The Living Lawn project in Marblehead has yielded a wealth of other information:

• Weed control: Corn gluten used consistently is a good pre-emergent herbicide, but don't put it down when you've planted grass seed.

• Liming: Test the soil to find out whether you need lime and what type — calcitic if you need more calcium than magnesium, dolomitic in the unusual case that your magnesium need is greater. If your lawn happens to be too alkaline, use gardener's sulfur.

• Fertilizing: Use natural slow-release products; avoid water-soluble and high-nitrogen fertilizers because they tend to run off.

• Watering: It's better to water deeply a couple of times a week than to water a little several times; water more frequently to get seed started.

• Mowing: Don't overdo it; keep the mower blades sharp and keep the grass to three or four inches. Longer grass shades out the crabgrass! Leave the clippings — they're nutritious, and they are not thatch.

You can plant a "nurse crop" of fast-growing annual rye to get a jump on weeds. I'm trying this in my crabgrass garden now; it's touch and go whether I've done it in time.

"The Living Lawn experts came to town on April 27 at the invitation of the Carlisle Pesticide Awareness Group (CPAG), in association with the Board of Health and the Carlisle Conservation Commission. For more information about CPAG and its work in Carlisle, contact Chris Chin, chrischin@att.net.";

The Living Lawn booklet made available at the seminar explains the whole program in a lightweight 22 pages. You can obtain a copy of the booklet by e-mailing info@livinglawn.org or by calling 1-781-631-7214. Get a copy of the booklet for your lawn service, too.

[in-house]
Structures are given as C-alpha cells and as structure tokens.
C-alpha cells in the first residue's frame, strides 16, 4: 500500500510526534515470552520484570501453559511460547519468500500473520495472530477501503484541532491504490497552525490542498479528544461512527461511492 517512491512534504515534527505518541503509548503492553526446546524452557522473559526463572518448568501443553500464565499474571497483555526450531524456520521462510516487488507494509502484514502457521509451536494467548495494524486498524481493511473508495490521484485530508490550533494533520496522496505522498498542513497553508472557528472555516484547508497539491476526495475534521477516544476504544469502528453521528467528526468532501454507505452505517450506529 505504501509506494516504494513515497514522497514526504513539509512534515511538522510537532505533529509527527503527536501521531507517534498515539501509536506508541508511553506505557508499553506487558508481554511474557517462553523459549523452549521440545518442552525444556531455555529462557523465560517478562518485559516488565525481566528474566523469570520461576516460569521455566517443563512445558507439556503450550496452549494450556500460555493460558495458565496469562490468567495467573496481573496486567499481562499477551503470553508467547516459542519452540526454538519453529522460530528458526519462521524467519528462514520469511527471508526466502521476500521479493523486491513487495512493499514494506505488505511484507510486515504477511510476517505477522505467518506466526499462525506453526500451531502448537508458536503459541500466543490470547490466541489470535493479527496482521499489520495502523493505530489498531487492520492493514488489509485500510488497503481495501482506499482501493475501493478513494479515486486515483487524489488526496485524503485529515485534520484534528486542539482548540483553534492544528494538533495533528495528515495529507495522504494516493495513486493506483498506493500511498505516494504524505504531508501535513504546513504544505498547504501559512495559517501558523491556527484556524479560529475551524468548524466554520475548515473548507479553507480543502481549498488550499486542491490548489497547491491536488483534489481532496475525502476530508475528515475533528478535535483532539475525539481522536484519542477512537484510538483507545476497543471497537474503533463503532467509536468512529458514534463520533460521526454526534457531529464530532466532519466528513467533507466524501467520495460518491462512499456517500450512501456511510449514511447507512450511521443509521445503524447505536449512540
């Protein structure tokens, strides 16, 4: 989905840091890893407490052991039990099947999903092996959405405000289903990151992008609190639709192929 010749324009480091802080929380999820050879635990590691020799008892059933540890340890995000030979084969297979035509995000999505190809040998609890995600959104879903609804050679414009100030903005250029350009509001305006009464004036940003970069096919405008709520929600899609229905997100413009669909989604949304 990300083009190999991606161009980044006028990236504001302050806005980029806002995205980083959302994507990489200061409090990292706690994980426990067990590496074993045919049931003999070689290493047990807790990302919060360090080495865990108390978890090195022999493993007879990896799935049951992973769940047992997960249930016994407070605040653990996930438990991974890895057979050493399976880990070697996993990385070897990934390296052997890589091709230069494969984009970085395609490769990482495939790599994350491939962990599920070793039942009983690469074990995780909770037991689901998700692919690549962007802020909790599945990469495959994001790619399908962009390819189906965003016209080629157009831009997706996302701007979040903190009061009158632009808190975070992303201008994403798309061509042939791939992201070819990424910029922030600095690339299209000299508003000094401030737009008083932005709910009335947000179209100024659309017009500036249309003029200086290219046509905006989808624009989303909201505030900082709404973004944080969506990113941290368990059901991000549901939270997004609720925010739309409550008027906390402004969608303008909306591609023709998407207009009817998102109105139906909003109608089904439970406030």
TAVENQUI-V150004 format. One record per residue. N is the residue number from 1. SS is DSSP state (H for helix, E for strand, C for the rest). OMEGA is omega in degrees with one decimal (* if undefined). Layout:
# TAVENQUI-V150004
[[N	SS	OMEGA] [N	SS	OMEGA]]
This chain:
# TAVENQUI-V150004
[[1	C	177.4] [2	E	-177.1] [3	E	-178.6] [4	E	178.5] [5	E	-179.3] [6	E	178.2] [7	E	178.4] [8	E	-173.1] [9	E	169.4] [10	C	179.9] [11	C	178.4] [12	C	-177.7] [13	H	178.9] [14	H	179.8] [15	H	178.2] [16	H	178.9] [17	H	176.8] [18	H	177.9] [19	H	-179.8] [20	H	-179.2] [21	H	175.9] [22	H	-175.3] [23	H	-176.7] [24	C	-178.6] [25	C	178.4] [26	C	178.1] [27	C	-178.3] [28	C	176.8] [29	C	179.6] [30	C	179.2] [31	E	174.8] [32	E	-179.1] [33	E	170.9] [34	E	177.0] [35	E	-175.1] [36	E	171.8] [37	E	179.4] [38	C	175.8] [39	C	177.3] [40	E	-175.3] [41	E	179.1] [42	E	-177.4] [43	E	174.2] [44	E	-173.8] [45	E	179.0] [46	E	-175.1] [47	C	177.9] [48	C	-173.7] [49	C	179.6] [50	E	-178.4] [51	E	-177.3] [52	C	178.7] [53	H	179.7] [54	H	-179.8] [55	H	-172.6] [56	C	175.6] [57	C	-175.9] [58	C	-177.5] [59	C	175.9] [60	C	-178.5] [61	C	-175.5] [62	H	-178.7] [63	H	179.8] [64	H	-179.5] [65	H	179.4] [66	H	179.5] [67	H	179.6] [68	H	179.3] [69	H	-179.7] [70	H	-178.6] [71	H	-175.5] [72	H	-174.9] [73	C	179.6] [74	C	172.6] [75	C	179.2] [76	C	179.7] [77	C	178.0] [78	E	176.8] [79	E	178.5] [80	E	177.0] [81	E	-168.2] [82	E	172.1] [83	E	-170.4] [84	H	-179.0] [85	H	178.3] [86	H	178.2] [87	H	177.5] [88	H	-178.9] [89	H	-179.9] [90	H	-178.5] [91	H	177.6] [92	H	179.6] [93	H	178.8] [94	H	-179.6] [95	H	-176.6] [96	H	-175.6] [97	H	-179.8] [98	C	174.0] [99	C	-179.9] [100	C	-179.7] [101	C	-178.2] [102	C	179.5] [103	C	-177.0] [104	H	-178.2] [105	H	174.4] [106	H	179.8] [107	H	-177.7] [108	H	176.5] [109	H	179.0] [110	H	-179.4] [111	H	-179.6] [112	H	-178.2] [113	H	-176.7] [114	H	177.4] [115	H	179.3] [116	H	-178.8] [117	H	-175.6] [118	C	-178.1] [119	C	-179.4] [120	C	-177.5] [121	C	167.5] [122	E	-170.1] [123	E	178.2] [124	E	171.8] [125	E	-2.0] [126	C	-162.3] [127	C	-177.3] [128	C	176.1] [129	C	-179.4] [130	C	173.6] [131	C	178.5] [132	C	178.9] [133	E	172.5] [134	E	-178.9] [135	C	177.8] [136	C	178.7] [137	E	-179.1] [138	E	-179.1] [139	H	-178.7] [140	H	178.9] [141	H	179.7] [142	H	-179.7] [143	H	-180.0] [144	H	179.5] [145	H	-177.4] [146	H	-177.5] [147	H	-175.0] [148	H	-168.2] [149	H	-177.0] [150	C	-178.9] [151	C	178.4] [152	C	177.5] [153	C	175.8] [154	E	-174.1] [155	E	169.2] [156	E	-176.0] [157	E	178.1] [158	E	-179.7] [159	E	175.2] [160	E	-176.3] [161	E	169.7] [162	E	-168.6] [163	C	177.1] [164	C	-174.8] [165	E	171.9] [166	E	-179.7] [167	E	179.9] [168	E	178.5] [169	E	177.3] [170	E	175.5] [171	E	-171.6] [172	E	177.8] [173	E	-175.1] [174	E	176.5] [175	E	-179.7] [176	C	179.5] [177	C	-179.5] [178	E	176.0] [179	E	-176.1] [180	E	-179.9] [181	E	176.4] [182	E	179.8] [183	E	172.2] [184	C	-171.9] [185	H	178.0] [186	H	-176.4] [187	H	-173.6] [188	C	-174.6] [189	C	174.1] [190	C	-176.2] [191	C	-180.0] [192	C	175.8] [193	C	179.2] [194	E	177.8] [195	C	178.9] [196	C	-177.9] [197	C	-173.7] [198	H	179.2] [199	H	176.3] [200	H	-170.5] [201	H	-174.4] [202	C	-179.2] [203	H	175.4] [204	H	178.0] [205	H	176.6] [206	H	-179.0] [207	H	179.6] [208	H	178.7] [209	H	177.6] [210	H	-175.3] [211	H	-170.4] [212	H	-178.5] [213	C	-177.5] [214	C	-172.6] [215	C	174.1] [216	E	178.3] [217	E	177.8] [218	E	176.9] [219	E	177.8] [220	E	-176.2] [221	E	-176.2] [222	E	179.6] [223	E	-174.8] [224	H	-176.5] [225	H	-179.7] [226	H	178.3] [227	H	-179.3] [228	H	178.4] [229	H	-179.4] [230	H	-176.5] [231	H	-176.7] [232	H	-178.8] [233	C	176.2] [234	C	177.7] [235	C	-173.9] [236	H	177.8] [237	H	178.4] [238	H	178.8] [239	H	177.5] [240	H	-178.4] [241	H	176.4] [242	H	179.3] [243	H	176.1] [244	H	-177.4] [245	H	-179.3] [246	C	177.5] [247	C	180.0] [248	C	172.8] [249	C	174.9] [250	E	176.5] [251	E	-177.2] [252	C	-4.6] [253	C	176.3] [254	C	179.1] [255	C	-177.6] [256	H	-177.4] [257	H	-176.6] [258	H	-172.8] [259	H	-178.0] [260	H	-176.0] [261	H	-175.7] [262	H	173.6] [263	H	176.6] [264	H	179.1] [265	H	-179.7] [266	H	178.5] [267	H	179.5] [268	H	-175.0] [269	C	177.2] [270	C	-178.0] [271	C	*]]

A yearly schedule

Here are the steps to organic lawn care recommended by the folks at the Living Lawn project in Marblehead.

Early March 'til the end of April

• Assess your lawn: what does it need?
• Test the soil.
• Sharpen mower blades.
• Power rake or aerate to clean up.
• Amend the soil with what your soil test suggests.
• Put down organic fertilizer.
• Put down corn gluten to keep weed seed from germinating, unless you're reseeding.
• Top-dress with compost.
• Mow the first time with the blades at two inches; dispose of clippings.

April to June

• Raise mower blades to three to three and a half inches; leave the clippings on the lawn for all mowings from now until fall.
• Make sure blades are sharp.
• Scout for weeds; pull as needed (mowing weakens them).
• Reseed bare spots.
• Monitor for insect problems.

June to August

• Understand summer stresses; some grasses go dormant.
• Apply beneficial nematodes. Living Lawn recommends these instead of milky spore; they affect more beetle species, including Japanese. Nematodes must be alive, so it's best to mail-order or ask your nursery to order fresh ones for you. Don't buy them off the shelf.
• Look for disease problems.
• Top-dress with rock minerals if your soil test recommends.
• Continue to mow high; leave clippings.
• Water, if necessary, to equal about two inches per week.

Mid-August to Mid-September

• Test soil if you didn't in spring.
• Aerate if you didn't in spring.
• Lime if necessary.
• Fertilize if necessary.
• Reseed as needed.
• Top-dress with compost.

October and November

•Mow while the grass still grows.
• Final mowingreduce blades to two inches.
• Apply organic fertilizer at half usual rate for newly started lawns or patches.
• Remove leaves as they accumulate, or use mulching mower and leave pieces on lawn.